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Inpatient healthcare burden and variables influencing hydrocephalus-related admissions across the lifespan

Jenna E. Koschnitzky, Erwin Yap, Yifan Zhang, Monica J. Chau, Ketan Yerneni, Anna Lisa Somera, Mark Luciano, and Abhay Moghekar

H ydrocephalus is a significant medical and financial burden to the healthcare system. The mainstay treatment involves CSF diversion via surgical shunt placement, with more than 30,000 procedures performed annually in the US. 1 However, shunts are plagued with high failure rates, which can lead to significant morbidity and mortality. In fact, > 28% of shunt recipients require revision surgery in the 1st year. 2 , 3 The financial burden of hydrocephalus is immense and has been well characterized, along with hydrocephalus etiologies and perioperative

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Posthemorrhagic hydrocephalus

Low incidence in very low birth weight neonates with intraventricular hemorrhage

Laura R. Ment, Charles C. Duncan, David T. Scott, and Richard A. Ehrenkranz

I ntraventricular hemorrhage (IVH), or hemorrhage into the germinal matrix tissues (GMH) of the developing brain, is a major problem of preterm neonates; over 40% of infants with birth weights less than 1500 gm have been found to experience either or both disorders (GMH/IVH). 4, 9, 16, 25, 27, 31, 35 In addition to seizures and long-term neurodevelopmental handicaps, infants with IVH are at risk for posthemorrhagic hydrocephalus (PHH). 10, 18, 27, 37 The hydrocephalus is generally believed secondary to obliterative posterior fossa arachnoiditis which is

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Management of intrauterine hydrocephalus

David D. Cochrane and S. Terence Myles

–152, 1976 10.1016/0002-9378(76)90266-0 11. Freeman RK , McQuown DS , Secrist LJ , et al : The diagnosis of fetal hydrocephalus before viability. Obstet Gynecol 49 : 109 – 112 , 1977 Freeman RK, McQuown DS, Secrist LJ, et al: The diagnosis of fetal hydrocephalus before viability. Obstet Gynecol 49: 109–112, 1977 12. Garrett WJ , Fisher CC , Kossoff G : Hydrocephaly, microcephaly and anencephaly diagnosed in pregnancy by ultrasonic echography. Med J Aust 2 : 587 – 589 , 1975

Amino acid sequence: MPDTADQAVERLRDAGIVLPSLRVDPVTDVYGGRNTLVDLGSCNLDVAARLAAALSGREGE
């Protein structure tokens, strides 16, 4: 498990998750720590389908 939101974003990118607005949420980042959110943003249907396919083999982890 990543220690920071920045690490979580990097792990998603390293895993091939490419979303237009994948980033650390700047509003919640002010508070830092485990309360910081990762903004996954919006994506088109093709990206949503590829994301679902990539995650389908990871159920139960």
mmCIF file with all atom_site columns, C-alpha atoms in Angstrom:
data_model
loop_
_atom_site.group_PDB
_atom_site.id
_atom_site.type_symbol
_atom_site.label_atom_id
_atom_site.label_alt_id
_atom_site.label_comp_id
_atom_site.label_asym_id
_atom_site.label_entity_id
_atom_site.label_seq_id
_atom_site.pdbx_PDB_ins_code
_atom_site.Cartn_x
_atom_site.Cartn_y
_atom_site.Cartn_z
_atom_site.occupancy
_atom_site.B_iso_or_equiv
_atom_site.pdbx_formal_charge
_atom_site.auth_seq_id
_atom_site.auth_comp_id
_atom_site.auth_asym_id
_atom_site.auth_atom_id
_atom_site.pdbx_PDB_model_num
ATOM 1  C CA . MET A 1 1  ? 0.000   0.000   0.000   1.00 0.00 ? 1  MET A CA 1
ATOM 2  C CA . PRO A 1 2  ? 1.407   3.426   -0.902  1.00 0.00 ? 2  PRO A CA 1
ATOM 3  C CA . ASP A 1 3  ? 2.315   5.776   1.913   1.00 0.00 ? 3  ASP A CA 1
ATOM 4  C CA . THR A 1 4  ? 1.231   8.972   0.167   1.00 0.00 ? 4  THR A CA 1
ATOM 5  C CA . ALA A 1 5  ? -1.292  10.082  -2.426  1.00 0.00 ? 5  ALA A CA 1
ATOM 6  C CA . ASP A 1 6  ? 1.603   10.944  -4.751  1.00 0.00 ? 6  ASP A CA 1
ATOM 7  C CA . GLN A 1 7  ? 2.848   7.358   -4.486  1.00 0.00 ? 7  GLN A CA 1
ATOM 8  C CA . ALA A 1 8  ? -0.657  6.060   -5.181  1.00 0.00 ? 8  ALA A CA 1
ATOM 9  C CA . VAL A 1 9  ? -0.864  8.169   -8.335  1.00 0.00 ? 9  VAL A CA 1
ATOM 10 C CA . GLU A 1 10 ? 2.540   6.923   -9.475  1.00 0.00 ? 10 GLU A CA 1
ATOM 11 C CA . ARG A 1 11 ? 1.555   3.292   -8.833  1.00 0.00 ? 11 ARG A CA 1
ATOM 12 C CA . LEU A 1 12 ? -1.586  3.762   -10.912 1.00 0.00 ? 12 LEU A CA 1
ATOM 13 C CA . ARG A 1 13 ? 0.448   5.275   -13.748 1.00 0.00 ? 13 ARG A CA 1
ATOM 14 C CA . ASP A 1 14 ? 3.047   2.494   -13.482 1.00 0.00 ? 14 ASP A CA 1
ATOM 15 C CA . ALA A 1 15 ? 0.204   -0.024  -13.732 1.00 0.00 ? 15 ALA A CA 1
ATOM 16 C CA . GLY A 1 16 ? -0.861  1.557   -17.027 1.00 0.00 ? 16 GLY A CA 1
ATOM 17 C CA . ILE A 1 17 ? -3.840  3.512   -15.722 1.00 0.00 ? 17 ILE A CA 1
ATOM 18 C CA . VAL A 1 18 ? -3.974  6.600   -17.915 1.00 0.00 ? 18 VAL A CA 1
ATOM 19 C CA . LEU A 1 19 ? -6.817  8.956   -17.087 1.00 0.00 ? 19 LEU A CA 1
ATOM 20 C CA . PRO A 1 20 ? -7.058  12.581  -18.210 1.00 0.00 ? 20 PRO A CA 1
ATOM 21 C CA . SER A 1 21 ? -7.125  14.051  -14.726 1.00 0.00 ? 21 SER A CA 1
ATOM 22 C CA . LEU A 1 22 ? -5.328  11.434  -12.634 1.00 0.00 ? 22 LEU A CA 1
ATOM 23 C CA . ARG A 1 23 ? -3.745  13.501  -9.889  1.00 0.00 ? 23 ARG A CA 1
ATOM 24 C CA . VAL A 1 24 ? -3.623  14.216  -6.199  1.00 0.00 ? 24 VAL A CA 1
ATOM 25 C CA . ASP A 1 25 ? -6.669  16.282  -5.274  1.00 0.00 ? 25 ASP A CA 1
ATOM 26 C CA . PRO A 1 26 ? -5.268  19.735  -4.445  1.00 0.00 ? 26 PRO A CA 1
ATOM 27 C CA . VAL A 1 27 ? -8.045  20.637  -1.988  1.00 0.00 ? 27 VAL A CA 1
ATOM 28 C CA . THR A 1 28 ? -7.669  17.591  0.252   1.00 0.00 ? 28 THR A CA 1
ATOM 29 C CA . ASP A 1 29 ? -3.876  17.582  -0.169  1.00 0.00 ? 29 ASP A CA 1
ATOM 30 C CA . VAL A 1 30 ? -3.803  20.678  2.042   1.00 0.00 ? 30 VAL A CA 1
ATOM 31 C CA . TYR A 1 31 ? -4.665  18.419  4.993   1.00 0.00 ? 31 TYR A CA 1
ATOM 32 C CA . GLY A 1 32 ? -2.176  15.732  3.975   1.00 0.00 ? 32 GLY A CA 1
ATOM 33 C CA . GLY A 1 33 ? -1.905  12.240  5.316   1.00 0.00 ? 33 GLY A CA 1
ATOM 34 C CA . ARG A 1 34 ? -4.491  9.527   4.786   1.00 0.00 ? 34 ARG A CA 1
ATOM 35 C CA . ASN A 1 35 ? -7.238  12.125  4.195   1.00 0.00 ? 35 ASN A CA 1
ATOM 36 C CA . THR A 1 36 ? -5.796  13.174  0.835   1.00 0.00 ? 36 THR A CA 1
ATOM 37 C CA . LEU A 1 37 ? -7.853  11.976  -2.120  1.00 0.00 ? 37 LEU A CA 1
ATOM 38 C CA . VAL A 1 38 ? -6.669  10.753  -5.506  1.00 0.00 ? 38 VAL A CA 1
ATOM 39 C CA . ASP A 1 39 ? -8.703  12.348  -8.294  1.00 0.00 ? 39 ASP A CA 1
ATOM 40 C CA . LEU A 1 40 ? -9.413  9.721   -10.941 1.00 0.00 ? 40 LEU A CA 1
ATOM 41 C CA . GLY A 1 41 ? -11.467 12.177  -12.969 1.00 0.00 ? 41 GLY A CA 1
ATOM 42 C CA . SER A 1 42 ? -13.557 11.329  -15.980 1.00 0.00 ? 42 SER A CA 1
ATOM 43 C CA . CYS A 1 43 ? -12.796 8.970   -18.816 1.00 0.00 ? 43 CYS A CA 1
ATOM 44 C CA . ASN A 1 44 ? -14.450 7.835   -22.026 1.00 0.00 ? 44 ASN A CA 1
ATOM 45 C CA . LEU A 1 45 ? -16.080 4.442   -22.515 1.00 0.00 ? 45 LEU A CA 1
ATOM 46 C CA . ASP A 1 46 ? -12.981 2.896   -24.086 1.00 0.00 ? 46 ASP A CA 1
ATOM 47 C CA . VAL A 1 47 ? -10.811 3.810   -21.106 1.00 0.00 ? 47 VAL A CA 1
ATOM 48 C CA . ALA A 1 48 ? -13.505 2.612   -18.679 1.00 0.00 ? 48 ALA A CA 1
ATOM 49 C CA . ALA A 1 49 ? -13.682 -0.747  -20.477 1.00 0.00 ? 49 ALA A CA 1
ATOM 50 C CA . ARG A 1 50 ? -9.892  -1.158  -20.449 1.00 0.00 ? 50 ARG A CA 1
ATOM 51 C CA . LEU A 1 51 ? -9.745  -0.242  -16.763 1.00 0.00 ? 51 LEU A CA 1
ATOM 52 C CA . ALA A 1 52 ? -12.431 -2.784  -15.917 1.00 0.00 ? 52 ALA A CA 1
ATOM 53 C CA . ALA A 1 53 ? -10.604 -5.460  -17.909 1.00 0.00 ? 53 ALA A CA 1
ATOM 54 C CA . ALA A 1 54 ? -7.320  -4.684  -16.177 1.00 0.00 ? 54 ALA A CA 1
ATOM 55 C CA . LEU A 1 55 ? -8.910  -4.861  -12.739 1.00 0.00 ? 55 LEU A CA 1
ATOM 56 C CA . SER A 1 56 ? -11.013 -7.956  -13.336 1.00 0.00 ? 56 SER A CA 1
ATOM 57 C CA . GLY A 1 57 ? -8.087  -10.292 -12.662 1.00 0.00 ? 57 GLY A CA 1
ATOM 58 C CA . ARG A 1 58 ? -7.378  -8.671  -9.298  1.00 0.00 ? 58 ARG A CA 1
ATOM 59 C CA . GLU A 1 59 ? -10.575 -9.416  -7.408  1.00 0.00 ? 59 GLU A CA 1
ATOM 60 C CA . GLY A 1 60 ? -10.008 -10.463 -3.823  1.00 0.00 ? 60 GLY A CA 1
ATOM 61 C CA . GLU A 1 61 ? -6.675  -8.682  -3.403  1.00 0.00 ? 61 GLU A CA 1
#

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External hydrocephalus in adults

Report of three cases

érico R. Cardoso and Romaine Schubert

T he clinical entity known as external hydrocephalus is well recognized in infants. Symptomatic external hydrocephalus has not yet been described in adults. We report three adult patients who developed symptomatic extraaxial fluid collections following intracranial hemorrhage. Case Reports Case 1 This 53-year-old normotensive man presented with a 1-day history of occipital headache and photophobia. Examination The patient's neurological examination was normal with the exception of mild stiff neck. He had mild leukocytosis and hyponatremia

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Improving health care transition and longitudinal care for adolescents and young adults with hydrocephalus: report from the Hydrocephalus Association Transition Summit

Michael A. Williams, Tessa van der Willigen, Patience H. White, Cathy C. Cartwright, David L. Wood, and Mark G. Hamilton

P ediatric hydrocephalus is a significant population health issue in the US, with nearly 40,000 annual hospital admissions and associated hospital charges estimated at US$1.4–2.0 billion in 2008. 31 The health care needs of this population continue beyond childhood and adolescence; however, pediatric hospitals and pediatric neurosurgeons are often unable to provide care to these patients once they become adults. Each year in the US, an estimated 5000–6000 adolescents and young adults (collectively, youth) with congenital or acquired hydrocephalus ( https